When North Charleston agreed to the port terminal expansion in their area, they did not agree to rail lines coming through their city. At least that’s according to Mayor Keith Summey and Councilman Ed Astle.
“Back in 2002, October, North Charleston and the State Port Authority signed a memorandum of understanding, and in that memorandum everybody agreed to no container rail traffic out the northern end of the base,” says Astle.
Astle says they now want to break the deal.
“But they’re going about it in a real sneaky way. Senator Grooms attached an amendment to the budget bill, saying basically, ‘we’re gonna ignore that agreement and any and all of the railroad tracks that are on any formerly federal property, are ours now and the State Department of Commerce, the Division of Public Railways it’s their railroads and we can do whatever we want,’ ” says Astle.
Mayor Summey sent a letter to Orangeburg County Economic Development last week to object to the request of $278 million for expanding the rail lines through the Port of Charleston. Orangeburg County Economic Development wants the expansion for a multimillion dollar distribution park near Santee. Astle explains why he thinks traffic north of the port is a bad idea.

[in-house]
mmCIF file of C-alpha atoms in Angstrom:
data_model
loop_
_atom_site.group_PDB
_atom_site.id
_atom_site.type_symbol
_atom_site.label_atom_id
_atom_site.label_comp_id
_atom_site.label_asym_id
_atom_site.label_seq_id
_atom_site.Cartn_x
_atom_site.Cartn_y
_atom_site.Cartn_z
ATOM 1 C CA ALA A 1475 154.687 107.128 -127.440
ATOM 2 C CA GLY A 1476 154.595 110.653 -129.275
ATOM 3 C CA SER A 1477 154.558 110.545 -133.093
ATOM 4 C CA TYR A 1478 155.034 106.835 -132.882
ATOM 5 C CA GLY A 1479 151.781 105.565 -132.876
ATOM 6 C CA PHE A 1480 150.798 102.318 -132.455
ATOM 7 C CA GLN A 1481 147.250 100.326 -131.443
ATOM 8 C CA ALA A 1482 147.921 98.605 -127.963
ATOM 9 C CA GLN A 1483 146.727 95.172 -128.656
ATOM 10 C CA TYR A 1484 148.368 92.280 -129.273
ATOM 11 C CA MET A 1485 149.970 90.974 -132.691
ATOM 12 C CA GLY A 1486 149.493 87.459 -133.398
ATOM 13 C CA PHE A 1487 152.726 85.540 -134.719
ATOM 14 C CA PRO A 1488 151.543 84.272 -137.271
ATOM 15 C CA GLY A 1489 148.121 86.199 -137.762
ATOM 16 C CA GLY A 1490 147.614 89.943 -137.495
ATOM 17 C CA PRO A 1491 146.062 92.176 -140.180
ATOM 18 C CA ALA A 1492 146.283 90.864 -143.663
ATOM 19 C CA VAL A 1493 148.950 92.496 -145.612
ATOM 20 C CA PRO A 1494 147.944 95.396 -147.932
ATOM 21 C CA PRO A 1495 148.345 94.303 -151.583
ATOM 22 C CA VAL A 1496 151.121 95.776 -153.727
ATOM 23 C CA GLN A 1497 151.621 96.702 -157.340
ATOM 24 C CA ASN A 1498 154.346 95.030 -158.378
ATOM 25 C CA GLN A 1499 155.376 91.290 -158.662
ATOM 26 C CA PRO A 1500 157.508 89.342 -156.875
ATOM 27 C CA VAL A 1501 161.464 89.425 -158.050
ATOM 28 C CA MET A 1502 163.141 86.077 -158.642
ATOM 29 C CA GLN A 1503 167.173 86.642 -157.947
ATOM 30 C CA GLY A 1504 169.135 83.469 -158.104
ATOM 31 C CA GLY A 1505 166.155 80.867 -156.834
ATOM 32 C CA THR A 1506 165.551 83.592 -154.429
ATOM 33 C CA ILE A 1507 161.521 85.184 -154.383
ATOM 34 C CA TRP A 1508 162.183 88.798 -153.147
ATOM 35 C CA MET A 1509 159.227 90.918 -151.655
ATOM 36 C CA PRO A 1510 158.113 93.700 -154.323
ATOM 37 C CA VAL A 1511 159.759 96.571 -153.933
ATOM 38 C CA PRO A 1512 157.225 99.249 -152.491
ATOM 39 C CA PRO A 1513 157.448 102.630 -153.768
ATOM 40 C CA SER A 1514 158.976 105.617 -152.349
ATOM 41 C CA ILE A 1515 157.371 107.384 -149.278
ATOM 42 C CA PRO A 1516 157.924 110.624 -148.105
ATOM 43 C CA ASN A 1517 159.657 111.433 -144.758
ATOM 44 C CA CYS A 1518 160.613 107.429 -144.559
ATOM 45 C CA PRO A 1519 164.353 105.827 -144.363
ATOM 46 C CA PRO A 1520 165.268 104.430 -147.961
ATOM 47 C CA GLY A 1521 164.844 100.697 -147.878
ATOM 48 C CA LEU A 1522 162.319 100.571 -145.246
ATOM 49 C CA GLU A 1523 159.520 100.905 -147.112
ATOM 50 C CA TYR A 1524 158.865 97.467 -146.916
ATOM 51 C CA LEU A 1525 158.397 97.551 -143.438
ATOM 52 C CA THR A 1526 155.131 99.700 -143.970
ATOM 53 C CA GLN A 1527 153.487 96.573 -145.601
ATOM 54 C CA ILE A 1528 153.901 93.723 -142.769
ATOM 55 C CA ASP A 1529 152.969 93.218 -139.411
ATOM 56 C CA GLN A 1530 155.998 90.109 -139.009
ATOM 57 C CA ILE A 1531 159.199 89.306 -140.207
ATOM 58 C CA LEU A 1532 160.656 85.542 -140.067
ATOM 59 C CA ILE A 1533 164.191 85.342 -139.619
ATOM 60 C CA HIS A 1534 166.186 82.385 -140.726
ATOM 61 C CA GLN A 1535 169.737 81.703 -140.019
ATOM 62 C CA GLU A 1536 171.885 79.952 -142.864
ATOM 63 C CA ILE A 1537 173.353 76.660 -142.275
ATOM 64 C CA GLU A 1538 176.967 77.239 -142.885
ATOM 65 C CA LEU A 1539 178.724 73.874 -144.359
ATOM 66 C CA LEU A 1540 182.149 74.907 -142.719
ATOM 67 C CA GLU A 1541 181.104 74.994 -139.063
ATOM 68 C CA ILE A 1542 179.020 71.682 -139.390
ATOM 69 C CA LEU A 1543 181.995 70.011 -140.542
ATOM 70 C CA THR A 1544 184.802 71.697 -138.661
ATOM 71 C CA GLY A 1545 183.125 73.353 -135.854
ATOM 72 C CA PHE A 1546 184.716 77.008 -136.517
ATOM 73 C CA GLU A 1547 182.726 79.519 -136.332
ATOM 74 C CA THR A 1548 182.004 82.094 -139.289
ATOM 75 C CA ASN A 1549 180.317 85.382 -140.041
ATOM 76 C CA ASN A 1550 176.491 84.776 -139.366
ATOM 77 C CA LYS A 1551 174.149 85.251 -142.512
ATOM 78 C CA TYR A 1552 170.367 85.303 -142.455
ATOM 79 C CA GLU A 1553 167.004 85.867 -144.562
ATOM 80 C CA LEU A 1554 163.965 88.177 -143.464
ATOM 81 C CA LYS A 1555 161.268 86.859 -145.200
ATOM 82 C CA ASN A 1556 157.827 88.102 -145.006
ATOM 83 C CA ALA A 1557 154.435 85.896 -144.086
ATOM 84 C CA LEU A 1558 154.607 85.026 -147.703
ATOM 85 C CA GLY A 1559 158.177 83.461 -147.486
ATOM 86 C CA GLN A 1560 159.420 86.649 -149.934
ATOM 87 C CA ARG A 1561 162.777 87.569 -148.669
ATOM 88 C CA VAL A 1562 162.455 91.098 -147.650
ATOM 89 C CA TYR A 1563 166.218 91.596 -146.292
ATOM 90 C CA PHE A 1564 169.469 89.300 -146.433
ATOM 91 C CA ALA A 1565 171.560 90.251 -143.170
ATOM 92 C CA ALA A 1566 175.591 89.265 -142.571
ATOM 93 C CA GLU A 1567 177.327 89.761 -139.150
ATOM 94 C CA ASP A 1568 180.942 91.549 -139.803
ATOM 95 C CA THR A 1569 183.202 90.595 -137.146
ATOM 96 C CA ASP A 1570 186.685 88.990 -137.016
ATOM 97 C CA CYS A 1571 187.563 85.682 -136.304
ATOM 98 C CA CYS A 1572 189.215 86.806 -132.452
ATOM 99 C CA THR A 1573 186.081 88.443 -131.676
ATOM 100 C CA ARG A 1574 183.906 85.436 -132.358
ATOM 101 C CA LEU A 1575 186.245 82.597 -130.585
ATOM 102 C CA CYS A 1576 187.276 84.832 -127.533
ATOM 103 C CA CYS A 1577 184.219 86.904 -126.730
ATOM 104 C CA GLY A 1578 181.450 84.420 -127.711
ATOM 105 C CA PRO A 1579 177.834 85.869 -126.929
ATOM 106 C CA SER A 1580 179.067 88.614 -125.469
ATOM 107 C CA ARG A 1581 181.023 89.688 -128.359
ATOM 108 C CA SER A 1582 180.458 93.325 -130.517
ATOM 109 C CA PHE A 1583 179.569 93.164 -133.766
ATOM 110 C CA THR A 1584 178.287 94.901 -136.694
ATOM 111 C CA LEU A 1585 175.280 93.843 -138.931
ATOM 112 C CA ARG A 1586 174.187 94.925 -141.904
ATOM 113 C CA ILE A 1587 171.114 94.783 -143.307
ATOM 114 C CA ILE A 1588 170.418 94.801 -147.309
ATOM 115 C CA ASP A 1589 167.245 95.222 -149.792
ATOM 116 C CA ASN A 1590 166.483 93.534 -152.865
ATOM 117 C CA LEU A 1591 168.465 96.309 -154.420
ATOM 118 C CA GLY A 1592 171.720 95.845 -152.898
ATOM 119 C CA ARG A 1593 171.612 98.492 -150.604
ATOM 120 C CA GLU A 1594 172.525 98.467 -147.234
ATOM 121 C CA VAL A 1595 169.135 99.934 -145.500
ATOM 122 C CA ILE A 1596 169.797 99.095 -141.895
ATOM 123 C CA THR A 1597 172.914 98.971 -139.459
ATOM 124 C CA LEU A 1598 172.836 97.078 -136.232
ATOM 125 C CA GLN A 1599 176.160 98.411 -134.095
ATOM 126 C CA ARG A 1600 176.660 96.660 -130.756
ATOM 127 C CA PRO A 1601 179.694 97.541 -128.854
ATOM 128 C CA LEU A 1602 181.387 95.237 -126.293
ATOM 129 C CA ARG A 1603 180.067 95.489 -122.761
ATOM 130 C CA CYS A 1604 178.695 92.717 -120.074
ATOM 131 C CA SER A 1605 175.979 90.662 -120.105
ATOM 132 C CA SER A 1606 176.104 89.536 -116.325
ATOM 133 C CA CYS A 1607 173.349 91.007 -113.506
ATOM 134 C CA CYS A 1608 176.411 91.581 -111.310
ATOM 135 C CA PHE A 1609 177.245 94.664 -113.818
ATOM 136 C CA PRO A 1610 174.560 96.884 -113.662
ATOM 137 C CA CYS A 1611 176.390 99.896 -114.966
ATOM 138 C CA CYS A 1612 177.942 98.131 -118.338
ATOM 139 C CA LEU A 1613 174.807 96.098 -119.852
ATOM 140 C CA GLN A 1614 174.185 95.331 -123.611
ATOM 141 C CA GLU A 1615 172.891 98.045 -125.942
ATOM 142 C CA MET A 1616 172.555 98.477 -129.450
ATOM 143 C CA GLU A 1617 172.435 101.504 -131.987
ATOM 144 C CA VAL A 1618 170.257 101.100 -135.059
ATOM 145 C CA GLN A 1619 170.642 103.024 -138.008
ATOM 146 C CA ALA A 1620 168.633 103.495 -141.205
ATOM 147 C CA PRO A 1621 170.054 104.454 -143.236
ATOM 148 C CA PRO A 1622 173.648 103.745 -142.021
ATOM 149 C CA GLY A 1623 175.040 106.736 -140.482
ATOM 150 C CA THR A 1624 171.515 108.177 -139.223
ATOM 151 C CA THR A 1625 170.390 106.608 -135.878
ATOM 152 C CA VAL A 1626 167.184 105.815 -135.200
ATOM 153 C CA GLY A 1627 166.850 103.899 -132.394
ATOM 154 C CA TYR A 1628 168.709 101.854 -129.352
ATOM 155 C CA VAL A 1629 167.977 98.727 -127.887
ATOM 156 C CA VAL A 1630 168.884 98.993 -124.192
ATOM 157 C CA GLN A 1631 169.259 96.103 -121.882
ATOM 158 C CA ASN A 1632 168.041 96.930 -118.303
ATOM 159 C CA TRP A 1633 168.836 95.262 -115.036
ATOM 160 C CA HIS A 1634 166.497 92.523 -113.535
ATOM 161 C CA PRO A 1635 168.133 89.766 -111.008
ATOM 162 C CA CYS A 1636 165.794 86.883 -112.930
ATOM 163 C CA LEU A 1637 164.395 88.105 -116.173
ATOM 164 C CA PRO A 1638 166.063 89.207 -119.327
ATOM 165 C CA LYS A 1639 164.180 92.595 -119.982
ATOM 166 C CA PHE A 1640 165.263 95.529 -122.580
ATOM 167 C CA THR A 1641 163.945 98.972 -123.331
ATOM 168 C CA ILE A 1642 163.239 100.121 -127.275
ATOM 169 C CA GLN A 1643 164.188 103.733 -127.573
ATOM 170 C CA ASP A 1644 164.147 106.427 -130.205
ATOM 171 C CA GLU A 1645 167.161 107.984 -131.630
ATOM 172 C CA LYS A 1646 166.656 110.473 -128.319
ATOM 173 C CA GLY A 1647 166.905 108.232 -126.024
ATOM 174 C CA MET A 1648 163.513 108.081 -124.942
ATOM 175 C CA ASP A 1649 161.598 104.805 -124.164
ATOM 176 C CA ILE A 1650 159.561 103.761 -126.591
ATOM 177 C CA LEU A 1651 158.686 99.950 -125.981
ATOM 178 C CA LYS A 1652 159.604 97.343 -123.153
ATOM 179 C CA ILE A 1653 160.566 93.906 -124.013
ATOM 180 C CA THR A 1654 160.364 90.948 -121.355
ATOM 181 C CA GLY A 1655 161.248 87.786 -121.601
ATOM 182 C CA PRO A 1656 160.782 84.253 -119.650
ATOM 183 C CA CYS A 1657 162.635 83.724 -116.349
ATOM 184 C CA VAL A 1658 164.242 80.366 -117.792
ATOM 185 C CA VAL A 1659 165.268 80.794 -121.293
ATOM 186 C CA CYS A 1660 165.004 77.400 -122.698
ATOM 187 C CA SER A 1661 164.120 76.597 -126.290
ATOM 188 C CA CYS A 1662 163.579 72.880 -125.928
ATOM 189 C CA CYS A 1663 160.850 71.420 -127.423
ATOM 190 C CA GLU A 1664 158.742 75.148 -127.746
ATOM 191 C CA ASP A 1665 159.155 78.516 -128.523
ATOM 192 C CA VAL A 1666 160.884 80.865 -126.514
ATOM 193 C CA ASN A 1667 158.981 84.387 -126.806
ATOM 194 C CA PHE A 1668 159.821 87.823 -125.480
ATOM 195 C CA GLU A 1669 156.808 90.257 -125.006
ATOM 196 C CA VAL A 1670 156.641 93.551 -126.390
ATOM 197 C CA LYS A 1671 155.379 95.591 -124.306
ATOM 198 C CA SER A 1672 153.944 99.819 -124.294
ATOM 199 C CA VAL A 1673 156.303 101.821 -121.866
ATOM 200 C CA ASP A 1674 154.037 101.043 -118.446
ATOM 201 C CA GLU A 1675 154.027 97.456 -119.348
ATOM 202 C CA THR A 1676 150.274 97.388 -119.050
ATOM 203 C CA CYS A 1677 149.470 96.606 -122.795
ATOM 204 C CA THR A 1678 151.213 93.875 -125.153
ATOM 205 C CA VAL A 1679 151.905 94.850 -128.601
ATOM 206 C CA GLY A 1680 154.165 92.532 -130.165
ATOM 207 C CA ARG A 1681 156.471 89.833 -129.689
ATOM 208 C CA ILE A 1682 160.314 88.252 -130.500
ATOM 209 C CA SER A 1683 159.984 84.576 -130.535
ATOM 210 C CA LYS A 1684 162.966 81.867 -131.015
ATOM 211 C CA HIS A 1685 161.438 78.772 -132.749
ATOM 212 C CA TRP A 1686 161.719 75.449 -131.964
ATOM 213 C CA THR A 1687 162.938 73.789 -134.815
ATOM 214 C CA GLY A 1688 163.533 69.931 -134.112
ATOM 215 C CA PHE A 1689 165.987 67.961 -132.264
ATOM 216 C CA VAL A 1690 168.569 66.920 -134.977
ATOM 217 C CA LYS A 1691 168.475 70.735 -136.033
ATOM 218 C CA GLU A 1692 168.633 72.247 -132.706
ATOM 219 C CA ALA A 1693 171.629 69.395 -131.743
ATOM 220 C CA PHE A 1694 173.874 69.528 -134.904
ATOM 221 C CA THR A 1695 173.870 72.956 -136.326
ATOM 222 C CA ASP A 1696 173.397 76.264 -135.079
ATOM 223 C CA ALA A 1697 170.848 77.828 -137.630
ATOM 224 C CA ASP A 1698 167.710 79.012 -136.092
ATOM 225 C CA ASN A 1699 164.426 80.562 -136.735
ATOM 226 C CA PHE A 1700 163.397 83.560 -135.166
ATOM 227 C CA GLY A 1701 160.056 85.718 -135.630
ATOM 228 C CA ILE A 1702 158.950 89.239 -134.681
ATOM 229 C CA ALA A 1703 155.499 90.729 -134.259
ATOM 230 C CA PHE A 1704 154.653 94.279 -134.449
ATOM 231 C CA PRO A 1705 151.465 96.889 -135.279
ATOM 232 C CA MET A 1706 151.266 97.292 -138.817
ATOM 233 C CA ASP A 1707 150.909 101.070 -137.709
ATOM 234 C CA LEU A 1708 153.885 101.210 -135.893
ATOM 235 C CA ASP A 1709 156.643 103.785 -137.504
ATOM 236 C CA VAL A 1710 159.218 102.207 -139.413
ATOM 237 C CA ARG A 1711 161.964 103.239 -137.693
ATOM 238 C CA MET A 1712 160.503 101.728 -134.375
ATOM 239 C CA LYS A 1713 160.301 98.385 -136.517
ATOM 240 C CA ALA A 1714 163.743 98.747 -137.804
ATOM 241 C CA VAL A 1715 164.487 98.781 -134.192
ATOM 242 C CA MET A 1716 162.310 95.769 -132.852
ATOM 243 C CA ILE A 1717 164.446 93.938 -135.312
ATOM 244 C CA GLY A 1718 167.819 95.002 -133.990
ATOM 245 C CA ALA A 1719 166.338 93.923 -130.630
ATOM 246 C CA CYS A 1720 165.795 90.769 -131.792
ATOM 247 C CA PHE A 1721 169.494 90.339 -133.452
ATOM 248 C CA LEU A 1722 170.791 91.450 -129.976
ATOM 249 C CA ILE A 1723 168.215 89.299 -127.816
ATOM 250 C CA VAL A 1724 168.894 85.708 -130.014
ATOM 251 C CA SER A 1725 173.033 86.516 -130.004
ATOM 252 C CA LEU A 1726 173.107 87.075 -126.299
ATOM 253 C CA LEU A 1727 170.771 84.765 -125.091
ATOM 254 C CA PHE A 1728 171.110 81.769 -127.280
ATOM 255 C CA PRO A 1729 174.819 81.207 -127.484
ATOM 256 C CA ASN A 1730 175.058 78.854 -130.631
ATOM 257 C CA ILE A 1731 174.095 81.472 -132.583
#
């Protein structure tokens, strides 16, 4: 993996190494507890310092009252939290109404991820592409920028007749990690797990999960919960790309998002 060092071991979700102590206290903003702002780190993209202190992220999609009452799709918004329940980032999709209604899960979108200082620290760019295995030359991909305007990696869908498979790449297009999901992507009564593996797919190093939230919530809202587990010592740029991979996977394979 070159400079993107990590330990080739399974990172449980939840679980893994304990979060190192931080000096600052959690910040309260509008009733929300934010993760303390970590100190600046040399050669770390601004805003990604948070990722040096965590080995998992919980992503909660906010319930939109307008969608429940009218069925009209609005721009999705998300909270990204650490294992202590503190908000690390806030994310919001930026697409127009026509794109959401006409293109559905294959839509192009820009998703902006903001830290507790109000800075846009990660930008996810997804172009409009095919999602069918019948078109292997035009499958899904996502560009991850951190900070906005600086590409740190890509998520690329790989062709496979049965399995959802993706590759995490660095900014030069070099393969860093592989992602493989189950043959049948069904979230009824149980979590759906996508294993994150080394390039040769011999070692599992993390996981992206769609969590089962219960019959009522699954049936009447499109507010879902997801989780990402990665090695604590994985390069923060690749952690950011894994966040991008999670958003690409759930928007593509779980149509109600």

“We are slowly revitalizing it, yeah, I know it’s taking time, some things take time, ya know, the economy shifts and changes, but it’s really gonna destroy what we’ve been able to accomplish and are trying to accomplish in the future,” says Astle.
“We want to revitalize that whole area, and nobody’s gonna wanna move in there if all of a sudden you got 20 to 30 trains going through there,” says Astle.
The area around the port has been known as a more “underutilized ” area, and the mayor and city council has worked recently on rebuilding it. The claim is that North Charleston will not be able to do that if the rail lines are expanded. Mayor Summey and North Charleston residents rallied Tuesday night to protest linking these rail lines at the northern end of the city.